Whole Foods Market bills its Whole Wheat Farm Bread as the "stuff of life."
That may be, but it's also now the stuff of lawsuits.
The American Council on Health and Science, a conservative watchdog group, is preparing to sue the upscale, crunchy food chain, contending its baked wheat bread contains the chemical acrylamide. A letter of intent to sue has been filed with the Attorney General's Office, according to Jeff Stier, attorney for the group.
Acrylamide, in very large doses, has been shown to cause cancer in laboratory rats. Under Proposition 65, passed in 1986 and meant to help consumers make informed choices, any product containing acrylamide must contain a warning label. Whole Wheat Farm Bread has no such label.
Since 1988, more than $250 million has been awarded to plaintiffs who have sued under Prop. 65.
Stier said that by targeting such an obviously healthful, wholesome bread and popular organic food market, the watchdog group hopes to point out what it sees as the absurdities of Prop 65. The group has been a public opponent of Prop. 65 for years, arguing that many of the chemicals it requires disclosure of are perfectly healthy in small doses.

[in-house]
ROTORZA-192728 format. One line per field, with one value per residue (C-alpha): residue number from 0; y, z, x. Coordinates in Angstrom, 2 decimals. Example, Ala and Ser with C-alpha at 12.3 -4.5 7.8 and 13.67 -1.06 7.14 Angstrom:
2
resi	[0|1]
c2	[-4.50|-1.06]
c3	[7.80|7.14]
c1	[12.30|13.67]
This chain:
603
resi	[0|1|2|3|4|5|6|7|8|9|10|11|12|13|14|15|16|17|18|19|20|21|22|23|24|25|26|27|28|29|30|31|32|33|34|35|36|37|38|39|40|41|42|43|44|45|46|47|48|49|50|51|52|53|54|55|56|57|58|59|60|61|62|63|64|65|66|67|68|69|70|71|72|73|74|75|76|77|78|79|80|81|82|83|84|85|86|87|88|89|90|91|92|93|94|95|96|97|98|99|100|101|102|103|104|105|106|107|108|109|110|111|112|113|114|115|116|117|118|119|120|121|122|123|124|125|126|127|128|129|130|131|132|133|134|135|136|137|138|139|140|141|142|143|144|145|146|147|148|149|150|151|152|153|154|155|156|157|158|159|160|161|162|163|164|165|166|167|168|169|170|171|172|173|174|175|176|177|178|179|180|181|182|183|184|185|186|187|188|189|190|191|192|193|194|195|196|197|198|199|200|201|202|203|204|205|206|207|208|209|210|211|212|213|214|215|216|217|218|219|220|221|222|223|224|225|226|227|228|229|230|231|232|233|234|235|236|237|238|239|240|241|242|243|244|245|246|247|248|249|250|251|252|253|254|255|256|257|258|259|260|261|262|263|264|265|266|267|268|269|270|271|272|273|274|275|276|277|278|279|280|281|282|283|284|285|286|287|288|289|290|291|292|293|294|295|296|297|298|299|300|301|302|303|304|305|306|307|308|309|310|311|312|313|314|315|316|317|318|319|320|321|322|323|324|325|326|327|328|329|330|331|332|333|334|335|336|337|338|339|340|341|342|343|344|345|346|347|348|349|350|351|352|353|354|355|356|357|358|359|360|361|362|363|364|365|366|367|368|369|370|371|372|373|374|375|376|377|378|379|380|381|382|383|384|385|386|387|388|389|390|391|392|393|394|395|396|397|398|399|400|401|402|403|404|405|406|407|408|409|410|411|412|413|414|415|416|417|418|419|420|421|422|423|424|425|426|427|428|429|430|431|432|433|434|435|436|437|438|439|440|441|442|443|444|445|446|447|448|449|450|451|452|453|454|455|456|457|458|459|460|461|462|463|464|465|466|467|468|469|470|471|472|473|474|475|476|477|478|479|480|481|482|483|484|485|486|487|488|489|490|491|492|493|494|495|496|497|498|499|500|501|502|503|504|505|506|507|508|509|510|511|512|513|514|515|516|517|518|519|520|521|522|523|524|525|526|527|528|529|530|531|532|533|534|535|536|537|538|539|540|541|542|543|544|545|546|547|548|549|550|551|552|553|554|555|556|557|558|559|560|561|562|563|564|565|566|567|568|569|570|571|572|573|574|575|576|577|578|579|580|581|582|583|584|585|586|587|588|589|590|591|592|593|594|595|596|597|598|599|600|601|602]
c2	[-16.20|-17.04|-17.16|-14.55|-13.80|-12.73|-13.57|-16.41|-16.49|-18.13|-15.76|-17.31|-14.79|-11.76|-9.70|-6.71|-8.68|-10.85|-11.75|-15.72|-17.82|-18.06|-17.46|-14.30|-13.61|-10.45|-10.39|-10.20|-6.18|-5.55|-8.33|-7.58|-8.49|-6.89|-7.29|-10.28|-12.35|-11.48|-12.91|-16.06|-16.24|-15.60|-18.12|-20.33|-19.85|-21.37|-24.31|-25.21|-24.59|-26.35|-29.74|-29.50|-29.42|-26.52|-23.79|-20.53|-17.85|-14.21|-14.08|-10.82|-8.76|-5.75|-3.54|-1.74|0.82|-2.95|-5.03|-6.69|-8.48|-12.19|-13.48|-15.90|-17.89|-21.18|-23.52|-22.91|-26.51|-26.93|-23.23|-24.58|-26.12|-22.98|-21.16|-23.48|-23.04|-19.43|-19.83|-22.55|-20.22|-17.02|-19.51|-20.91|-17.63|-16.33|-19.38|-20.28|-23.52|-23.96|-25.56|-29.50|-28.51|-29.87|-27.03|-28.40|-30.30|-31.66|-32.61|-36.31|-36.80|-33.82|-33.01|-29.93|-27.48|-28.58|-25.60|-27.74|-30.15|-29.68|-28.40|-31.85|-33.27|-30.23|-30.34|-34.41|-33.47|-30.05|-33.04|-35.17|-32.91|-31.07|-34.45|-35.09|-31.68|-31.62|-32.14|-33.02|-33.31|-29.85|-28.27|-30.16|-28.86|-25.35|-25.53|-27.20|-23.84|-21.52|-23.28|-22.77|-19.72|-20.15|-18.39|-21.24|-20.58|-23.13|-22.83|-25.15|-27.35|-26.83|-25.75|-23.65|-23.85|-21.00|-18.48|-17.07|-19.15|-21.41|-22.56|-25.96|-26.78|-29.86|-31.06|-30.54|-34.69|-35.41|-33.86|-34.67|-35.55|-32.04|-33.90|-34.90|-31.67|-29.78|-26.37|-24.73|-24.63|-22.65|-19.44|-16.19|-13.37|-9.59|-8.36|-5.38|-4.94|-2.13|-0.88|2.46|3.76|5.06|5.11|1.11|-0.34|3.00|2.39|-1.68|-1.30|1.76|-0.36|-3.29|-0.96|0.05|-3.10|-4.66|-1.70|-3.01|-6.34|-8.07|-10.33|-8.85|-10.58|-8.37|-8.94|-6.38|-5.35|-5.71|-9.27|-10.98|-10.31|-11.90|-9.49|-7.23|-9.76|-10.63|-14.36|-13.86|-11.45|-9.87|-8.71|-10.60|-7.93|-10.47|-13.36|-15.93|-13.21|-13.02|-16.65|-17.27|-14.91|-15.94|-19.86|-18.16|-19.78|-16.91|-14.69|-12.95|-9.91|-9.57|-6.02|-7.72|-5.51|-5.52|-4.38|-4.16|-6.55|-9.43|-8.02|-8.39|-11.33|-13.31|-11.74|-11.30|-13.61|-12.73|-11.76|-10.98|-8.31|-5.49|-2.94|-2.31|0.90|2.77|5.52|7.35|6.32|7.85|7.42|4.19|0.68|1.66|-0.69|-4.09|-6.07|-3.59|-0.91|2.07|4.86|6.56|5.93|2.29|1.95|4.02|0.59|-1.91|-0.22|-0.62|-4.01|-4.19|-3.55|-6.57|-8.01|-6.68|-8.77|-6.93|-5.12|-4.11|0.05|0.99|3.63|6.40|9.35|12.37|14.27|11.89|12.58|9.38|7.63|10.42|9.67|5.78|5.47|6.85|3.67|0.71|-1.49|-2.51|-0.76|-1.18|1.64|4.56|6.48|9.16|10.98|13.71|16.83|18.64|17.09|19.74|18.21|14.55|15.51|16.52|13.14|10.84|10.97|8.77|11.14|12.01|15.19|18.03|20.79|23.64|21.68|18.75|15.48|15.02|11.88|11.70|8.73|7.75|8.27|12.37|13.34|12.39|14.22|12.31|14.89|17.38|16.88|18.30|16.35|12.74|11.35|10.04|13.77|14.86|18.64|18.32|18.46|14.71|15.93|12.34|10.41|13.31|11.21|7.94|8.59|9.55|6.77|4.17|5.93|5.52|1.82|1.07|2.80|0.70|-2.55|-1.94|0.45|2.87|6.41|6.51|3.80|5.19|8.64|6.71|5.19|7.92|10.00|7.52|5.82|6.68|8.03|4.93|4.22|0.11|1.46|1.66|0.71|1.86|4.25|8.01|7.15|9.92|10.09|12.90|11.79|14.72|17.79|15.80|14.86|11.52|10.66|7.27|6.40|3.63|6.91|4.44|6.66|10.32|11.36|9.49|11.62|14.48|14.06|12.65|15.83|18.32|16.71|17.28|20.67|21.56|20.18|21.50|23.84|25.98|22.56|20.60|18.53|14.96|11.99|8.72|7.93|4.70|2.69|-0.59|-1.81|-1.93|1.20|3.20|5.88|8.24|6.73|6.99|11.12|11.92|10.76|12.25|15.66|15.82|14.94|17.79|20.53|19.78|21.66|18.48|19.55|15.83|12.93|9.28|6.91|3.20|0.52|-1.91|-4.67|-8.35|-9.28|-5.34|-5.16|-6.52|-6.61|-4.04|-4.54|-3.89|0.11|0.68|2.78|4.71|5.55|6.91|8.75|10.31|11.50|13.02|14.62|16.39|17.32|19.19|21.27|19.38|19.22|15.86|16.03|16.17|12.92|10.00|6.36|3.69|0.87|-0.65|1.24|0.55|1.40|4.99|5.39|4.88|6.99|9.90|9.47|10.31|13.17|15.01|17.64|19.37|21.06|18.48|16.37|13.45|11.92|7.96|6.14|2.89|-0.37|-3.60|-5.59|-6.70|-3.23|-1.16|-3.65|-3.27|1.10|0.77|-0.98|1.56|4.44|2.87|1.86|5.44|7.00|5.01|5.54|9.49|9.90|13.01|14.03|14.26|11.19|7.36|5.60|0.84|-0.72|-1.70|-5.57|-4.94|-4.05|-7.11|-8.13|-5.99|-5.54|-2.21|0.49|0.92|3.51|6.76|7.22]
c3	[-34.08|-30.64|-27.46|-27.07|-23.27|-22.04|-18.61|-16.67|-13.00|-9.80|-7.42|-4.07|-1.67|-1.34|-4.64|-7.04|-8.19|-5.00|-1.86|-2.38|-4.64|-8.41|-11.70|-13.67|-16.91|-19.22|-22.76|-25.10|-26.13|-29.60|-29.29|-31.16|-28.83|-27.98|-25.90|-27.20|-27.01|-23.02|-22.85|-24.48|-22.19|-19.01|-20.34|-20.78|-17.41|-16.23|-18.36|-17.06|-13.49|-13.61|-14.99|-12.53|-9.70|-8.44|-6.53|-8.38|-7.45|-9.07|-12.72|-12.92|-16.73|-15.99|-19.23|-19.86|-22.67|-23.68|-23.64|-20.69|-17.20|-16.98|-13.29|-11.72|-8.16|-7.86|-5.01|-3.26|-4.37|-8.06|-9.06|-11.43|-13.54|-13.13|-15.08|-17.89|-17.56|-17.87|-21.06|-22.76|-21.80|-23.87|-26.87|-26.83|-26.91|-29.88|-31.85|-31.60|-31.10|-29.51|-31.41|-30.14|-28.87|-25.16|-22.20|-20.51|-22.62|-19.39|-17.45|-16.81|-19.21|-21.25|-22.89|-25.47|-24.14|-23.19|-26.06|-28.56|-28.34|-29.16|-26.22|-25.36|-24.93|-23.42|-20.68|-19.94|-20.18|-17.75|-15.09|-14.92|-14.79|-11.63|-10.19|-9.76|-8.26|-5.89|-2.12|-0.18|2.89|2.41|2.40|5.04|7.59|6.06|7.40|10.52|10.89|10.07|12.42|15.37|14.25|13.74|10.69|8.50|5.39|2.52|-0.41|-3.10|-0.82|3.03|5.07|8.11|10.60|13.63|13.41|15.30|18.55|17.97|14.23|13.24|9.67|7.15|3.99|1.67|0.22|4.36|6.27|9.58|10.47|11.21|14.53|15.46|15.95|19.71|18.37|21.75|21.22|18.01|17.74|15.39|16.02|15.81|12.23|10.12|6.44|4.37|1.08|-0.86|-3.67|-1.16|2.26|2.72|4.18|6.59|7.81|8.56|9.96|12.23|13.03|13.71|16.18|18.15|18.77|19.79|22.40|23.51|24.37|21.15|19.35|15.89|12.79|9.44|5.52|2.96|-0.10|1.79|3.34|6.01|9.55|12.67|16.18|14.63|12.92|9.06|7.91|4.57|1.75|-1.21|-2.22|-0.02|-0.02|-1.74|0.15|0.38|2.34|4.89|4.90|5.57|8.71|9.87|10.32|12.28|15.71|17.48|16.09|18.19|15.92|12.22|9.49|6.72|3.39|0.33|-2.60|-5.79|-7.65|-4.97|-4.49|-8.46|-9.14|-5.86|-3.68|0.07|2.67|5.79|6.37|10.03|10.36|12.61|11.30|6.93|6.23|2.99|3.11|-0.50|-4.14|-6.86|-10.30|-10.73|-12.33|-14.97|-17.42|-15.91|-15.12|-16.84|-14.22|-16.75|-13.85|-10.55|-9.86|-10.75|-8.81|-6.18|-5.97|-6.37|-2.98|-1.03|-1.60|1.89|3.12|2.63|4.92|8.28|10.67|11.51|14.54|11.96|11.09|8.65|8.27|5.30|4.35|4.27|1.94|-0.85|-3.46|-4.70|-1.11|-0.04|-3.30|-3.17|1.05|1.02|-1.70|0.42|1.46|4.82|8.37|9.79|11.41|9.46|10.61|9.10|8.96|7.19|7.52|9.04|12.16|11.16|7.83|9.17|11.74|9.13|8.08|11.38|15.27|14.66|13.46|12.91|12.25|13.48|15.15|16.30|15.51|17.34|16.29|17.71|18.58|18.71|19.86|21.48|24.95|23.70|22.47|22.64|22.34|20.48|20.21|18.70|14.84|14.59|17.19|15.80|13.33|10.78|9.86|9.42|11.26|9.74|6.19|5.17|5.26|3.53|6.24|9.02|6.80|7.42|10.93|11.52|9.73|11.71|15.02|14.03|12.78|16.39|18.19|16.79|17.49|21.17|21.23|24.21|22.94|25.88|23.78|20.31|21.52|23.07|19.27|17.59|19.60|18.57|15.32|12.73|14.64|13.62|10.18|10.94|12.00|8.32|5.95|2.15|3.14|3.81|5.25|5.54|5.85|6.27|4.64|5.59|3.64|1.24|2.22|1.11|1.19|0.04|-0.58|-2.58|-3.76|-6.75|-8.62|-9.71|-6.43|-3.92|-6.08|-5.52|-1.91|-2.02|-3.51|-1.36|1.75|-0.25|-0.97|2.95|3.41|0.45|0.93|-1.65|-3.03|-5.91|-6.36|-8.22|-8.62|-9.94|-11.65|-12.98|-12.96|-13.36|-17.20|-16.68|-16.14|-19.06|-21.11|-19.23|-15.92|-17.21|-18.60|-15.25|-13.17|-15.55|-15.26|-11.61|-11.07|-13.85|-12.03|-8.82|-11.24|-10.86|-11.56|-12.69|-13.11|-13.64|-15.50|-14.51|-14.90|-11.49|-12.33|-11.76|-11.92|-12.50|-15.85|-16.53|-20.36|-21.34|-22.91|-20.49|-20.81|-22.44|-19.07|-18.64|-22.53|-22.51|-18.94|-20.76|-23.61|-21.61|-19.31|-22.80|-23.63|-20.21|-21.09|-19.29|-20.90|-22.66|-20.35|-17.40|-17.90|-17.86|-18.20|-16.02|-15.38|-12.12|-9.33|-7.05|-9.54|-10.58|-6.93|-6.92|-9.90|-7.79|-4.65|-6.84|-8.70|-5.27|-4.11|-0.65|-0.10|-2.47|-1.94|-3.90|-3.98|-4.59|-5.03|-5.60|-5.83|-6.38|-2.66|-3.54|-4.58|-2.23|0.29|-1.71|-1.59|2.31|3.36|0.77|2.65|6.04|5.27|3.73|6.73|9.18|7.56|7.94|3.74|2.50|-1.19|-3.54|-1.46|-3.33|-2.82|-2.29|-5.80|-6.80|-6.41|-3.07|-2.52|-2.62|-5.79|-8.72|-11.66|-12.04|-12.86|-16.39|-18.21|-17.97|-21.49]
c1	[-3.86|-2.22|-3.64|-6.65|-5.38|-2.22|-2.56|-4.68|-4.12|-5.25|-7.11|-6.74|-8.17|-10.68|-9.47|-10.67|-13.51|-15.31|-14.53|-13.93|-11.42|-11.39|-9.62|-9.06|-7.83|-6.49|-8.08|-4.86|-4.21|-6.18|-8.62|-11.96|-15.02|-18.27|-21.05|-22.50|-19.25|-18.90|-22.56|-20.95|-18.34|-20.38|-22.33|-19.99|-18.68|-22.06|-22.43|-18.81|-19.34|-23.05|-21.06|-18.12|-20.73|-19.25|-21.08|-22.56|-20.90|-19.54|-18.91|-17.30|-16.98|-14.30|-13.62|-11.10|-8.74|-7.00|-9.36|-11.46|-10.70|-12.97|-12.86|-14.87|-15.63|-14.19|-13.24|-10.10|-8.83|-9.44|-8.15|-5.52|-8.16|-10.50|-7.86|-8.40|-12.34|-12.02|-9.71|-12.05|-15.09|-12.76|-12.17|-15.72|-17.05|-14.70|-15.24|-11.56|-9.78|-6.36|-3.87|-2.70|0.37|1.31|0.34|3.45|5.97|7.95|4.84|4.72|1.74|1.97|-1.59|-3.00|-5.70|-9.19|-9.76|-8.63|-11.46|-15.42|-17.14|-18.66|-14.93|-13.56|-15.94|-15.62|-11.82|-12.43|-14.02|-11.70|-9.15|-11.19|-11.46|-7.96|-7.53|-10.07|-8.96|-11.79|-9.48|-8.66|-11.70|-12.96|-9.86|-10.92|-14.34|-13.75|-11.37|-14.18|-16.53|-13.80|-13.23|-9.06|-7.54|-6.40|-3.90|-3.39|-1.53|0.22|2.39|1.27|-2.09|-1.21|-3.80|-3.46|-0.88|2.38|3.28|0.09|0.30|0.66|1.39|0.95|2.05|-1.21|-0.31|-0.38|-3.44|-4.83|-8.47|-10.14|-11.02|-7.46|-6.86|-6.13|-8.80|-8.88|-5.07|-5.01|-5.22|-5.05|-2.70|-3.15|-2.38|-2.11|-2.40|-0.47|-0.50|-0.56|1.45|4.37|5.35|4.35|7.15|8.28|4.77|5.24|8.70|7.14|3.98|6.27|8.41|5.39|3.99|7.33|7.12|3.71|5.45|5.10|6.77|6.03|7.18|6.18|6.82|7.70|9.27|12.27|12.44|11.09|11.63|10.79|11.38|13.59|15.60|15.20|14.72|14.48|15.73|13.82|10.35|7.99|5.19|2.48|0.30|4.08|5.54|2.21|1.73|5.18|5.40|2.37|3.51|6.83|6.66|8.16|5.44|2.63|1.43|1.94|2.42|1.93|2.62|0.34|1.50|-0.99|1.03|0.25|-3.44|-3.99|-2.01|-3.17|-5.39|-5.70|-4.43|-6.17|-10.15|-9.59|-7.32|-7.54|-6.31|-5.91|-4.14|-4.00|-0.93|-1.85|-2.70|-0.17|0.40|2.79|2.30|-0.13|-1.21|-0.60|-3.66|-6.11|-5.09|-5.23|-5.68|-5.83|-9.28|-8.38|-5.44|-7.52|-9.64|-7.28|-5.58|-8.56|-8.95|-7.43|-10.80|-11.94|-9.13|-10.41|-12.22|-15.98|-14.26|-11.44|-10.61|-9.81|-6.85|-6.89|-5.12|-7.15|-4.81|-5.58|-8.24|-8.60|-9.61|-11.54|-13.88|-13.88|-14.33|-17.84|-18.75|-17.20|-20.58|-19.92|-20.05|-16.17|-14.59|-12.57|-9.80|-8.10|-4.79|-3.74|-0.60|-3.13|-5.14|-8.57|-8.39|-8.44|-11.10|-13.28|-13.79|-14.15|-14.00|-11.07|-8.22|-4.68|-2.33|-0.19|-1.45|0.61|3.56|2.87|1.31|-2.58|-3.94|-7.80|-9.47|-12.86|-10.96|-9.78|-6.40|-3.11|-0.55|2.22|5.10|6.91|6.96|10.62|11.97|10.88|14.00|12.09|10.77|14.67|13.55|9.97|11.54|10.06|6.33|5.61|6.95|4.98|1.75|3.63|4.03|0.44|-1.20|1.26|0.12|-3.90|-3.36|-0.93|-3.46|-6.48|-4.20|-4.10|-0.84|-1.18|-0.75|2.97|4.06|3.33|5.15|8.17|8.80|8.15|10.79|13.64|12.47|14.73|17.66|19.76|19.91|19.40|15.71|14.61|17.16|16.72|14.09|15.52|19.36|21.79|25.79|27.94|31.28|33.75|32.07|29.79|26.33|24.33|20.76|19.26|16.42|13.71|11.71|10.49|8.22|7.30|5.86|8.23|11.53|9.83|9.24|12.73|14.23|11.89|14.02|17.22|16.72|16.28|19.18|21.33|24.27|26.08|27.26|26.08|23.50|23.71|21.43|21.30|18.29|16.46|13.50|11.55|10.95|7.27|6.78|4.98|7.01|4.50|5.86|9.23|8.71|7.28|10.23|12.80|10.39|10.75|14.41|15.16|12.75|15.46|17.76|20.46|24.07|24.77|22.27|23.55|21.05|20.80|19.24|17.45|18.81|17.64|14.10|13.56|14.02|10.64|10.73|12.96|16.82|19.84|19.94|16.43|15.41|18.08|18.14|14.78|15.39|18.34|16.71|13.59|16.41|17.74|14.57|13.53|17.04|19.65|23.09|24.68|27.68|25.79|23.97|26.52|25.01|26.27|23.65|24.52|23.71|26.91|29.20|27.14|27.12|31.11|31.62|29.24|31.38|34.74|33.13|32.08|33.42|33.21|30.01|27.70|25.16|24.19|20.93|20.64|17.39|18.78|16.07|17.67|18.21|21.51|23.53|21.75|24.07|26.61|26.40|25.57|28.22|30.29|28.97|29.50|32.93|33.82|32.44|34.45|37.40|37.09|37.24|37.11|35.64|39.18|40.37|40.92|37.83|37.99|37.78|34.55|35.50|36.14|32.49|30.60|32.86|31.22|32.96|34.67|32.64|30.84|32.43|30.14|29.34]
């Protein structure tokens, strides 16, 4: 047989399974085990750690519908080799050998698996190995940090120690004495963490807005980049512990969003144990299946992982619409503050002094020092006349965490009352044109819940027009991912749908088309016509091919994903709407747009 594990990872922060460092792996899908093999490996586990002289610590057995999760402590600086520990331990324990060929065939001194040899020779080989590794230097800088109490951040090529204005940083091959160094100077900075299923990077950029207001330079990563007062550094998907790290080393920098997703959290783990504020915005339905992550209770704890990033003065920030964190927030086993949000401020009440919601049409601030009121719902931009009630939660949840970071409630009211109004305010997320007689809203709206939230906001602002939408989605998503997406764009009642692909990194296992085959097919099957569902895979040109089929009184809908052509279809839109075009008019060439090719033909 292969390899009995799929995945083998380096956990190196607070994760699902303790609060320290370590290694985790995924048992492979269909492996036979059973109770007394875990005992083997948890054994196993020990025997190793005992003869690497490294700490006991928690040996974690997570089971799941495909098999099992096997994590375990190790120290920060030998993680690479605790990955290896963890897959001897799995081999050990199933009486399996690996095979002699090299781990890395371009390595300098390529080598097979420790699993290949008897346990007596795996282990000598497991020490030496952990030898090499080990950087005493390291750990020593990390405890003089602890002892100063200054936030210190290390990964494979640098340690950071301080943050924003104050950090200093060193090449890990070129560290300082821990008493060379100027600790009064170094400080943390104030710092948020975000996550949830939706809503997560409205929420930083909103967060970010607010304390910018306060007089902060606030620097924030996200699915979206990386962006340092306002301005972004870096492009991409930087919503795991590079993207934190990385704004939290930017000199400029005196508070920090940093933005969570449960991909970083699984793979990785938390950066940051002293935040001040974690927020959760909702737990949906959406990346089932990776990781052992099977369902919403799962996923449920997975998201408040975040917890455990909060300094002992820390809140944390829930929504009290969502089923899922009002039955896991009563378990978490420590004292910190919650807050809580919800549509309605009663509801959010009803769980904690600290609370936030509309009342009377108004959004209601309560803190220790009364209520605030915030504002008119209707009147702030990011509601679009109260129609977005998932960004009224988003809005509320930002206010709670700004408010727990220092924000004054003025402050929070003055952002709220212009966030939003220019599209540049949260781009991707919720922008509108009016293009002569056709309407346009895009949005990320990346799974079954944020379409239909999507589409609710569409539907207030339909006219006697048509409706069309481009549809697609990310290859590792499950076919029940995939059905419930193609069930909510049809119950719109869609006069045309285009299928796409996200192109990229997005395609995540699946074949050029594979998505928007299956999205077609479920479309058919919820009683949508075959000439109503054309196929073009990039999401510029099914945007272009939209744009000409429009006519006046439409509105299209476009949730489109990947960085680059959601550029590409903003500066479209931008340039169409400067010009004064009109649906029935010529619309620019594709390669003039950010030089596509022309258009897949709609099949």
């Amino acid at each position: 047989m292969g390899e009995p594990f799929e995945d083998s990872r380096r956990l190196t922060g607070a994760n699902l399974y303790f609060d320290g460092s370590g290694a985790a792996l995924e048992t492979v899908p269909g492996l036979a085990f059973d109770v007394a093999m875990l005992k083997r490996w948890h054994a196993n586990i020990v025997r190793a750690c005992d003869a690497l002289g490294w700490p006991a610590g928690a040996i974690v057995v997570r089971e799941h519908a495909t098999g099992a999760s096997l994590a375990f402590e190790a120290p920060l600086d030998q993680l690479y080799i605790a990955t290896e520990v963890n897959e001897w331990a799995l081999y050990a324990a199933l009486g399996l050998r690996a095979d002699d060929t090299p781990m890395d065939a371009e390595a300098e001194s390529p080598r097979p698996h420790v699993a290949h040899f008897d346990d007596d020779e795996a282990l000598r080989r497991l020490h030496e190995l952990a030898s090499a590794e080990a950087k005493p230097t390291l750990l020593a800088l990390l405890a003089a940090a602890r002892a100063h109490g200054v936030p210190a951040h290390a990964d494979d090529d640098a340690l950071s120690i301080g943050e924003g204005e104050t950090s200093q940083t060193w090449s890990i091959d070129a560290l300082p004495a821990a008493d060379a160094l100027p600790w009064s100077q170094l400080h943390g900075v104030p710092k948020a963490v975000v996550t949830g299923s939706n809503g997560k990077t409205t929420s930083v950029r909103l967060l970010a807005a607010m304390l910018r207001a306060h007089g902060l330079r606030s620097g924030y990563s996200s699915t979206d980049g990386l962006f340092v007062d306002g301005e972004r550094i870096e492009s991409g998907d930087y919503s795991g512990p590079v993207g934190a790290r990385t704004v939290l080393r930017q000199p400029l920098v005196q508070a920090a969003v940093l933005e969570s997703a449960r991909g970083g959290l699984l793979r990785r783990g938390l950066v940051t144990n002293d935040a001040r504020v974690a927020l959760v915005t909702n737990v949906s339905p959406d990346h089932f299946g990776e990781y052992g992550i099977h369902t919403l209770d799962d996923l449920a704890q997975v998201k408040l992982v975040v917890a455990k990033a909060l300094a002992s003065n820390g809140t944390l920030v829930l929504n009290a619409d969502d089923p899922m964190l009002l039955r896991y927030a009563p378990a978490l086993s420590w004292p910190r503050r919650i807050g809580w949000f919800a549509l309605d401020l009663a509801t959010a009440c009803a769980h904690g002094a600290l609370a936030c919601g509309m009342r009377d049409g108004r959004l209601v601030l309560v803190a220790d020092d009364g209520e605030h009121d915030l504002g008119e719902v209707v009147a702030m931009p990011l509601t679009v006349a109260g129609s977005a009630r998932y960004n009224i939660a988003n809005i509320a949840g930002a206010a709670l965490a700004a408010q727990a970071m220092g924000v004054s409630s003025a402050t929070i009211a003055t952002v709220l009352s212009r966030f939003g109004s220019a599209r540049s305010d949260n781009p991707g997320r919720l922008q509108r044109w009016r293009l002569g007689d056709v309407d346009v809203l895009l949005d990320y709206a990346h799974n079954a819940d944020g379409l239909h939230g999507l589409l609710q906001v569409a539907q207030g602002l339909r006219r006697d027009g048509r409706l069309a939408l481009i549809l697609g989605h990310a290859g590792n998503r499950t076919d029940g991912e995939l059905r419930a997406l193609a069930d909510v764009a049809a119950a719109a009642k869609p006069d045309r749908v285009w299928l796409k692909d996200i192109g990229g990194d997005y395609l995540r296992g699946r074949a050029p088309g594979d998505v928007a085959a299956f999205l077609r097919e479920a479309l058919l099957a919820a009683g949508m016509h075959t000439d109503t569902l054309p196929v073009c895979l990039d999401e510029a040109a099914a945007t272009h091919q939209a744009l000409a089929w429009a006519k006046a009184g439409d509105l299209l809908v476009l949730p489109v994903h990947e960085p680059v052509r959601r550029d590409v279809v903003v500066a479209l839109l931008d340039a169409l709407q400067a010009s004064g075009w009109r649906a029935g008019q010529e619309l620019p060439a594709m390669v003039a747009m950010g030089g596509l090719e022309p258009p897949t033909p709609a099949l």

"I enjoy whole wheat bread," Stier said. "It's Proposition 65 that is sick."
A spokeswoman for Whole Foods Market, a publicly traded company based in Texas, characterized the council's move as simply a way to attract attention to a political crusade.
"They never intended to sue us it is just a publicity stunt and they've apologized to our lawyers," said Kate Lowery, spokesman for the corporation. "We didn't appreciate them using our name."
But Stier said no such apology was made and promised to follow through on the lawsuit.
"They are trying to bully us," he said. "If they think they are in violation they should go ahead and put a warning label on their bread. If they don't think they are in violation of the law, they have nothing to worry about."
The lawsuit was prompted by a new study by the Swedish National Food Administration showing that 100 samples of bread, biscuits, chips and french fries contained high levels of acrylamide. The study which prompted another suit, against Burger King concluded that the chemical "formed in many types of food when cooked at high temperatures."
Outside of the Whole Foods Market on California Street Wednesday, shoppers said they have regarded all sorts of labels and warnings with skepticism especially if it's more expensive.
"I only buy granola and milk here," said Kathryn Burke, who lives near Polk Street. "I buy all my produce in Chinatown, where nothing is labeled, and it's half the price."